I love swapping book recommendations, so I’m asking one person each month to pick five books from my Goodreads shelves that they want to read and five books from their own shelves that they think I might like to read.
I’m happy to welcome Louise Corcoran (@thisandyou), London Area Sales Manager for Bounce Sales & Marketing (she helps get lovely publishers’ books into bookshops) and former bookseller, to Pretty Books for Shelf Swap!
5 BOOKS FROM STACEY’S SHELVES THAT LOUISE WANTS TO READ
Wolf by Wolf by Ryan Graudin
I don’t know how this one has managed to pass me by, as it mixes many of the key ingredients that attract me to a book – magical realism, roundly-portrayed female protagonists, and alternative histories. This book comes highly recommended by many people whose book recs I trust, so I’m excited to finally read it.
The Square Root of Summer by Harriet Reuter Hapgood
Friendships, romance, non-linear timeframes – this book has many of the themes that I like to read in and around, particularly in the summer. I’ve had a proof copy of this sat on my shelves for a little while now, and will be reading it very soon as part of a long distance book club with a friend.
The Imaginary by A.F. Harrold and Emily Gravett
Illustrated books for older children are a growing section of the industry, and having read Patrick Ness and Jim Kay’s A Monster Calls, David Almond’s collaborations with Dave McKean, & Sally Gardner and David Roberts’ Tinder, I’m eager to read The Imaginary. Mixing humour and horror, and illustrated throughout by Emily Gravett, this sounds right up my street.
I’ll Be Home For Christmas by Various
On Stacey’s wishlist shelf, this is another book whose release I’m eagerly awaiting. It features short stories on the themes of home and Christmas from some of the most prominent writers in UKYA, including Non Pratt, Juno Dawson and Lisa Williamson. Having read a couple of the stories already as I work for the company who distribute this book to bookshops, I can’t wait to read the rest.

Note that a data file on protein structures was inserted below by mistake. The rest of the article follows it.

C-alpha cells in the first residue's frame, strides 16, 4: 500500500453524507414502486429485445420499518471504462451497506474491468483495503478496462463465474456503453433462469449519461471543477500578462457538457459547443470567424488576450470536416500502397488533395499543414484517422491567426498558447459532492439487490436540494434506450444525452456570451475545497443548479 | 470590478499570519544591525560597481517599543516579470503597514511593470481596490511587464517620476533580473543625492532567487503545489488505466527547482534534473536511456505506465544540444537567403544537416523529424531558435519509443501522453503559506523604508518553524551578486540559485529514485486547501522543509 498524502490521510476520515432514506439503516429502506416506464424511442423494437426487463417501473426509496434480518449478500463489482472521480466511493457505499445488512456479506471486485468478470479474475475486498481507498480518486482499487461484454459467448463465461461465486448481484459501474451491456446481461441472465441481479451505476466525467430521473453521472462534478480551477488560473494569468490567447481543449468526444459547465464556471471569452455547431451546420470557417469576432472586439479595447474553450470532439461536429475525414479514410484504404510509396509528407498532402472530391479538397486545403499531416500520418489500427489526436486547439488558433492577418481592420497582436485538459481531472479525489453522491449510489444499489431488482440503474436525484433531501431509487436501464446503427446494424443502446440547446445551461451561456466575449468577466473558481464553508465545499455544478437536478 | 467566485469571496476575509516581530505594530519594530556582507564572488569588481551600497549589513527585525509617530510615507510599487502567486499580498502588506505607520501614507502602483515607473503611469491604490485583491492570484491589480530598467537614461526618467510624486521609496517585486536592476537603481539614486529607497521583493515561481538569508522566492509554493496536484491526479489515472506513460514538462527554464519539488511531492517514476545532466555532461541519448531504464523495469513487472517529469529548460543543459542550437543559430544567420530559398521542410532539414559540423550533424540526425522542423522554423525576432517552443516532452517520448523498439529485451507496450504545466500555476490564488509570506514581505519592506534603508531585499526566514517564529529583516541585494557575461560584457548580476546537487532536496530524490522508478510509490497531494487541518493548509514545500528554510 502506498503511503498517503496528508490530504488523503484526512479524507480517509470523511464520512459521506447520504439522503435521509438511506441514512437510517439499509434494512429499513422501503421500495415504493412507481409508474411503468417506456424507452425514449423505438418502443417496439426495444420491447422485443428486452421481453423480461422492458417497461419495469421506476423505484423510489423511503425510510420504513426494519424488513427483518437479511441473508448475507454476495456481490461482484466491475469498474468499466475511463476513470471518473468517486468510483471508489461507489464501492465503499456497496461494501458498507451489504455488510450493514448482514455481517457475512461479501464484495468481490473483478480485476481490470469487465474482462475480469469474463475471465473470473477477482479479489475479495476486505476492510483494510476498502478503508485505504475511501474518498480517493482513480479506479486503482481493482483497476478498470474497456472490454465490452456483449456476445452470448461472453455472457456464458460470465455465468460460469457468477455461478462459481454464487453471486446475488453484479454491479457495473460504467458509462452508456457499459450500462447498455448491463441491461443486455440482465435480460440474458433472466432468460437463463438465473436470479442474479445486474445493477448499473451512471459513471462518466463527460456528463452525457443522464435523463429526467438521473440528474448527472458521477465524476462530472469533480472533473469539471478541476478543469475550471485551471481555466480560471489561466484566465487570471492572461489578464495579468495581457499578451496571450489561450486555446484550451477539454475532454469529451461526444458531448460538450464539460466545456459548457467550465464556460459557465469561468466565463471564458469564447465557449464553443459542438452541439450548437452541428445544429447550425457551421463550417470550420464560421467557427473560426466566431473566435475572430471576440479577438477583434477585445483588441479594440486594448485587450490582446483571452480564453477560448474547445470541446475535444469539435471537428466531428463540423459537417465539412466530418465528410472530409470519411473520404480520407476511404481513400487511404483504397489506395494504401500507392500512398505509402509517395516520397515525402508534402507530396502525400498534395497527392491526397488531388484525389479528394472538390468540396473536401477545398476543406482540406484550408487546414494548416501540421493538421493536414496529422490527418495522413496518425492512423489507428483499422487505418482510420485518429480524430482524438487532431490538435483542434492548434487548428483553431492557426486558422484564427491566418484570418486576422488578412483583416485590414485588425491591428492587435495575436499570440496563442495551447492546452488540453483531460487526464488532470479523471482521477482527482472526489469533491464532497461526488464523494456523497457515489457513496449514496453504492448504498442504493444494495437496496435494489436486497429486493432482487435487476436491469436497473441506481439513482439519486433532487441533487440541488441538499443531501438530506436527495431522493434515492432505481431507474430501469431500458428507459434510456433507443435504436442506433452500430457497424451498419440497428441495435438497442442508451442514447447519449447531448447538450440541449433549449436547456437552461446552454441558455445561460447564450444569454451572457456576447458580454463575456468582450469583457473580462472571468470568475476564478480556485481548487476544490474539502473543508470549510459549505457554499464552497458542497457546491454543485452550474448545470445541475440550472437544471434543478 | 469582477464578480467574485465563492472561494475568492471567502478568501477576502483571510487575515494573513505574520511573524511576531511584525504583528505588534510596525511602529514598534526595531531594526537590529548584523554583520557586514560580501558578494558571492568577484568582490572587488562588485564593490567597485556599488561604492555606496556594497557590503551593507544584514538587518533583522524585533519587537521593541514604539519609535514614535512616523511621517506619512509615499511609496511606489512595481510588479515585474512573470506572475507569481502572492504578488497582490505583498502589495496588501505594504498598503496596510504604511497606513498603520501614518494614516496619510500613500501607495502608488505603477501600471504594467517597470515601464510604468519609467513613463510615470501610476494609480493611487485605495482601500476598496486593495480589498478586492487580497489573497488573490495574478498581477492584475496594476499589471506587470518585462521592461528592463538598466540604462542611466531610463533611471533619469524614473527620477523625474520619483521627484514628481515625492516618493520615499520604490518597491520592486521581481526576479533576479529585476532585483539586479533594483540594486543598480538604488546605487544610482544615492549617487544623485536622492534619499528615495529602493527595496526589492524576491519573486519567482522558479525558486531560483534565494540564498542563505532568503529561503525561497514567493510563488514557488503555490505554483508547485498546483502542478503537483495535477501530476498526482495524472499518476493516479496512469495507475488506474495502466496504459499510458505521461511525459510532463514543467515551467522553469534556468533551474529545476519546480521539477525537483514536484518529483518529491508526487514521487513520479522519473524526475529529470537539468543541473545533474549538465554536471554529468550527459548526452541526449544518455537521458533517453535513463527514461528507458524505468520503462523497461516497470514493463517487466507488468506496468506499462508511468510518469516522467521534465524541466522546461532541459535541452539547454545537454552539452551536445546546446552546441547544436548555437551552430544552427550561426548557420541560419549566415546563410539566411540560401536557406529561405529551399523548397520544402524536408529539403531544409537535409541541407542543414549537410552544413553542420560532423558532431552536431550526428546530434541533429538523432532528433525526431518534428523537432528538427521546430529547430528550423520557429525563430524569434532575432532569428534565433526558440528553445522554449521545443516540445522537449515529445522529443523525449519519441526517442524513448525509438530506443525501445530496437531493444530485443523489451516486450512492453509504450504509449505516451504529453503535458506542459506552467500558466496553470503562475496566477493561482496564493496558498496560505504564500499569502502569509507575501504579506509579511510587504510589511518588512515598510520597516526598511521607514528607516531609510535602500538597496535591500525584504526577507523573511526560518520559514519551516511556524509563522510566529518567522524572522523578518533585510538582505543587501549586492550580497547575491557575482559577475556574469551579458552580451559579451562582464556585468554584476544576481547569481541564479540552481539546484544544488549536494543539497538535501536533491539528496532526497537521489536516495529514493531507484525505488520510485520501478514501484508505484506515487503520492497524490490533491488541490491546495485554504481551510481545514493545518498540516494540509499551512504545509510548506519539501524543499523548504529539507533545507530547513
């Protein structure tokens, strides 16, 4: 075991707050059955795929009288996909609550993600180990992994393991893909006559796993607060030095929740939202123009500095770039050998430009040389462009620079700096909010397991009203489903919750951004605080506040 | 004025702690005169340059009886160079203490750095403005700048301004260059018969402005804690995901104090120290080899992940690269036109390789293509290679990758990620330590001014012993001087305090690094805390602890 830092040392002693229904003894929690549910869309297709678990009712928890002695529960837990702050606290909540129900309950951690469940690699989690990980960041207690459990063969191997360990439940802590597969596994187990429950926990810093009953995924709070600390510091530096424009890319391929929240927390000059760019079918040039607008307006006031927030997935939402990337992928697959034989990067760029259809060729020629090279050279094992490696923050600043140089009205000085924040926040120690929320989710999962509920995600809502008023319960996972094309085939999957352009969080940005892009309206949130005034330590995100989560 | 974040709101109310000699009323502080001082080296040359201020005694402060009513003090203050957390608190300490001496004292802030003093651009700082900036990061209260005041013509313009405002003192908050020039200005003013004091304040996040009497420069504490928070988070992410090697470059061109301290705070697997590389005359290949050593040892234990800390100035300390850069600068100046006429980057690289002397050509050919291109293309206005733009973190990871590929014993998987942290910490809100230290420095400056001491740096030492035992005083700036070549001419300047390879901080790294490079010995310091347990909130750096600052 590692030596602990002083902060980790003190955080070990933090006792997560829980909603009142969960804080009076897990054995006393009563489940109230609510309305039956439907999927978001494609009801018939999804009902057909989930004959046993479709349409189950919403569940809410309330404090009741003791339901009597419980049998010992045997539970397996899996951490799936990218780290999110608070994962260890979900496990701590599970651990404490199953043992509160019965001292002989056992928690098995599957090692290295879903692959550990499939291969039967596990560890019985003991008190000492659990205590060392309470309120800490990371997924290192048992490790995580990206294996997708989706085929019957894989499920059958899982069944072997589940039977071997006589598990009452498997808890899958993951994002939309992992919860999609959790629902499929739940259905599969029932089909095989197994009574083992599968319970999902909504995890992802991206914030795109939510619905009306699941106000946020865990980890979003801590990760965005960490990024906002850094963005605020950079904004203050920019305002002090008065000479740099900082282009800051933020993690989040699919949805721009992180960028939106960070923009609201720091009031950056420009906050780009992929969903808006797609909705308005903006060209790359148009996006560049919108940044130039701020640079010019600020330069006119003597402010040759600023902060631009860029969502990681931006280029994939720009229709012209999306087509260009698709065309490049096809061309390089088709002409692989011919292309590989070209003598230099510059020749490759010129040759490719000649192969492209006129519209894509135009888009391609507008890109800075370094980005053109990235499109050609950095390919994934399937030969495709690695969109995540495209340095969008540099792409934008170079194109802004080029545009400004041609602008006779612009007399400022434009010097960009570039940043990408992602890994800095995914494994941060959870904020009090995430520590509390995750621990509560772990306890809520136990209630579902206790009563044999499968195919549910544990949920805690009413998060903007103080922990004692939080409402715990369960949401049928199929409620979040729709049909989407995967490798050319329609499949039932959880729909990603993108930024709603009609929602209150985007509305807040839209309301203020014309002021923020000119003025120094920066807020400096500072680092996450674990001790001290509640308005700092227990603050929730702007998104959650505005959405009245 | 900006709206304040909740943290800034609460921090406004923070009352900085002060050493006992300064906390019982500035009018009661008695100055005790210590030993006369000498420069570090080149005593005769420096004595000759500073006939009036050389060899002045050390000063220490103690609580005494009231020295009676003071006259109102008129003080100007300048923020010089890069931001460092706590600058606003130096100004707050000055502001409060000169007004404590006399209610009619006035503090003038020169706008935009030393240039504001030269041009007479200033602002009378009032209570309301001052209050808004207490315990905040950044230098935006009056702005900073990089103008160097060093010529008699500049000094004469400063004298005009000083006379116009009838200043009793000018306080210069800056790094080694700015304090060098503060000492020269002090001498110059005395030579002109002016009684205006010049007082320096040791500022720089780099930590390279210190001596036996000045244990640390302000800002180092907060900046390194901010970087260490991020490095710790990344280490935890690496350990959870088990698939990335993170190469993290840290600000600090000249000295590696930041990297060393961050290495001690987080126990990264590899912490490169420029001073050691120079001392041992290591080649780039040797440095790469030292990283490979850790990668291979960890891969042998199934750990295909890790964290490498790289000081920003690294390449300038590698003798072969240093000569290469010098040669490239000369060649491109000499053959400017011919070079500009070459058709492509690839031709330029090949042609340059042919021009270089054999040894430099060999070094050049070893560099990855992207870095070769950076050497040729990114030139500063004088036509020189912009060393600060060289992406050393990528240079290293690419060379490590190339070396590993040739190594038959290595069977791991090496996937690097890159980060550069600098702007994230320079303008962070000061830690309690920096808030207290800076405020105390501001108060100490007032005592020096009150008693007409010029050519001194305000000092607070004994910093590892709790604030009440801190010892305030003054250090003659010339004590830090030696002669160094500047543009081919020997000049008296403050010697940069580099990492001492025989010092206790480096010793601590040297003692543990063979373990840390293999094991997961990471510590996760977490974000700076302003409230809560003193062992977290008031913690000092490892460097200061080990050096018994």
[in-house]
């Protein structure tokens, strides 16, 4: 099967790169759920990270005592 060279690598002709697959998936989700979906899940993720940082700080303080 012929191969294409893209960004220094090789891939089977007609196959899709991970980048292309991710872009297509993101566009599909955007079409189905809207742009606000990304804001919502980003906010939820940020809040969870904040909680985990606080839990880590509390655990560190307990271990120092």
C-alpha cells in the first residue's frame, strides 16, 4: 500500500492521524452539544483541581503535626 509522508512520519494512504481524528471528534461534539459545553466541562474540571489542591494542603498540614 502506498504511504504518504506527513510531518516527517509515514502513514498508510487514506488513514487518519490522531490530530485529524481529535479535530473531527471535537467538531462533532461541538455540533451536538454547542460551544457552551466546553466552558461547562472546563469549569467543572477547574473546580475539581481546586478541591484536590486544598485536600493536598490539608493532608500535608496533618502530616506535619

Paper Butterflies by Lisa Heathfield
Another that’s been sitting on my shelves for a little while, I’m mentally preparing myself to read this as everyone I know that’s read it has emphasised the emotional punch it packs.
5 BOOKS FROM LOUISE’S SHELVES THAT STACEY SHOULD READ
Just Listen by Sarah Dessen
I know Stacey loved Sarah Dessen’s Saint Anything when she read it last summer, so I’m recommending my favourite of her back catalogue. While this does follow the author’s traditional story arc, this book’s themes of music and friendship are two that I think will appeal to Stacey, and it also touches on some deeper issues around relationships and alcohol.
Vivian Versus The Apocalypse by Katie Coyle
Katie Coyle’s Vivian Apple books are incredibly underrated, in my opinion. Following the titular character after a modern day ‘rapture’, this book expertly weaves an engaging narrative with discussions of feminism, religion and capitalism. It also features a brilliantly depicted female friendship, something that I’m always looking for in the books I read.
Stacey says: I’ve wanted to read this ever since the cover reveal – the contemporary twist on apocalyptic fiction intrigues me.
Graffiti Moon by Cath Crowley
As Stacey also loved Melina Marchetta’s Jellicoe Road, I’m recommending another Australian YA: Cath Crowley’s Graffiti Moon. Written in a dual narrative, this book is set over the course of one day and follows four teens as they come to terms with leaving school and everything that means. Poetic, heartwarming and uplifting, this is the kind of book that inspires you to get up and create.
Stacey says: I’ve had this book for so long that I had forgotten what it was about!
Afterworlds by Scott Westerfeld
As someone working within the publishing industry, I think that Stacey will enjoy Afterworlds, a book with two narratives; one featuring a young author immediately pre-publication, and the other the fictional world that she has created. Blending the real world with the paranormal, this is an excellent coming of age story.
Stacey says: I’m definitely interested in the publishing aspect of this novel, plus it’s been years since I read Scott’s Uglies series.
Middlemarch by George Eliot
While Middlemarch can seem slightly intimidating given its size, it’s definitely a book that I would recommend to Stacey for the Classics Challenge. While set in the industrial revolution, the insights provided by George Eliot feel more than appropriate to the world we live in today, and the prose that they are delivered in is beautiful.
Stacey says: This has been recommended to me quite a few times in my life! It definitely is intimidating, but I’ll give it a shot at some point.
Thank you, Louise, for swapping shelves with me!
Which of these books would you read?